Tuesday, 23 April 2013

My mum hates my blog

It's true. Mum hates my blog. Well, she doesn’t hate it as much as fears it. She loves my writing and she loves that other people love my writing but she hates that people read what I have to say. She hates that I have a place, on-line, that I share stuff about me and my opinion and my loves and my hates. And she hates my blog mainly because of this post I’m writing right now. The one she doesn’t know I’m writing. The one about her.

When Mum finds out about this, which she will ‘cause her friends love my blog and they read it all the time, she’s gonna lose her shit. And when my mum loses her shit – the world knows. She’s that kind of mum. The outspoken kind. The opinionated kind. The awesome kind.

Being born in the 70s meant that my mum was young. It wasn’t the norm, back then, to wait until you had ‘done stuff’ before you had kids. You got married as soon as you could and had kids straight away. Which in Mum’s case was at the ripe old age of 20. Being born to a 20 year old in the 70s was a very different parenting dynamic than today. There weren’t books or websites or online forums or help-lines or social media communities or parenting shows. 

There was only this... On the job training

And, unbeknownst to me, it was during my mum’s on the job training that I cut my own teeth on being a mum. Today, 40 years after she started the ball rolling, I see myself parent in her style. It’s equally as terrifying as comforting. Terrifying because I hated some of what she did and comforting because what she did created some pretty impressive grown-ups [yes, I’m pissing in my own pocket].
I hated “Stop crying or I’ll give you something to cry about.”
I’ve got something to cry about Mum – that’s why I’m crying!

I hated “If you make that face and the wind changes, your face will stay like that forever.”
What was that parenting technique even for? To discourage kids from making ugly faces? And would that mean that if, after the wind changed and made my face ugly forever, I would have the chance to make it normal again by making a happy face and waiting for the wind to change again?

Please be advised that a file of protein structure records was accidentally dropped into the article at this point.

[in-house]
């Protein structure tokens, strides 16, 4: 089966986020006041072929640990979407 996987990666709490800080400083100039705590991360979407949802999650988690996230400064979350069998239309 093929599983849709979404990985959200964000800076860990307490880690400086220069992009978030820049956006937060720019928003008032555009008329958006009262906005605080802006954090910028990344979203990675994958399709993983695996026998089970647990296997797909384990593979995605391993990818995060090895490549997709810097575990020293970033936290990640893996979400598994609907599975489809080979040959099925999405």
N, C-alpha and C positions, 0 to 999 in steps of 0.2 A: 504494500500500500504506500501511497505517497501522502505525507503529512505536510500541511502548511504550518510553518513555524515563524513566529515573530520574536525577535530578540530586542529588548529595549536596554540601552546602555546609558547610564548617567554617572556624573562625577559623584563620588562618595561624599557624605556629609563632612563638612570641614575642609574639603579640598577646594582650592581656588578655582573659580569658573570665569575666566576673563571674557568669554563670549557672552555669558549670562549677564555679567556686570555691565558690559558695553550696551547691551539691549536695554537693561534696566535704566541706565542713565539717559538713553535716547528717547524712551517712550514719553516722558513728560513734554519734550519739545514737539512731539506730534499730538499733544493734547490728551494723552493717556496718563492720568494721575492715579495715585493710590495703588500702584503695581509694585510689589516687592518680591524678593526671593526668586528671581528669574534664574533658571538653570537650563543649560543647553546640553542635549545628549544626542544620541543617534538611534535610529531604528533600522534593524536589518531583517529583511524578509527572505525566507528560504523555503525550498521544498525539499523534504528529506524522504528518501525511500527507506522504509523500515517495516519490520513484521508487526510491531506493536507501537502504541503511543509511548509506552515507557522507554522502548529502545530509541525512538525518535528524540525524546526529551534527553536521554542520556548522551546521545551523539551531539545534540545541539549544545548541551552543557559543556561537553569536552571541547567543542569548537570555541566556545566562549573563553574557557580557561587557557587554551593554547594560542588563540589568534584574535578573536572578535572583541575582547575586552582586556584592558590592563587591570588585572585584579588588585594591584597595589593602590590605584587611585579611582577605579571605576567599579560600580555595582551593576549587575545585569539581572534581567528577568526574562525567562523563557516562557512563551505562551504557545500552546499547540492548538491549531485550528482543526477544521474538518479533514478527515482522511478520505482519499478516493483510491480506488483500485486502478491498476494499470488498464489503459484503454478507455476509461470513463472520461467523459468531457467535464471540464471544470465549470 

I hated “Because I said so.”
That's not a reason. Just like it wasn't an answer when I replied 'because I don't want to'. I hate even more that I say it to my own kids now.

I hated “You’ll understand, when you have your own kids.”
Because, of course, I do understand.

I hated "Do you want a smack?"
Yes please Mum. A hard one please and if possible, in public.

Yep, Mum said some stupid shit when I was growing up but it turns out it didn't ruin me. And as for the good stuff? Well that turned out to be the gift that keeps on giving... and I'm now regifting to you.

Lone's Life Lessons

#1 Always wear singlets in winter. It keeps your core warm which means the blood that pumps around your body is warm. Whether that's true or not, I still wear them to this day and my boys are in them whenever it’s cool.

#2 Always dry your hair before you go to bed. Or you will get a chill or catch pneumonia. Or end up in hospital. Anyway, I forget the reason but my kids are under the hairdryer every time they get out of the shower/bath.

#3 Always have a ‘hands towel’ and a ‘dishes towel’ in the kitchen and NEVER mix them up. It's a germ transfer thing. In my house, if the tea towel is visible then it’s a ‘hands towel’. The ‘dishes towel’ is on the rack under the sink.

#4 Always wear a dressing gown on top of your pjs if you’re not in bed. There can be no sitting on the couch [that people put their feet on and their bum on and their unwashed hands on] in the same pjs that you’re going to wear to bed later. It’s dirty and gross.

#5 Always have a rice steamer. It is the only way to cook rice.

#6 Always walk into a room as if you own it, even if you’re shitting yourself.

#7 Always protect your family.

#8 Never talk when Mum's favourite song is on the radio in the car. Either sing along or shut up.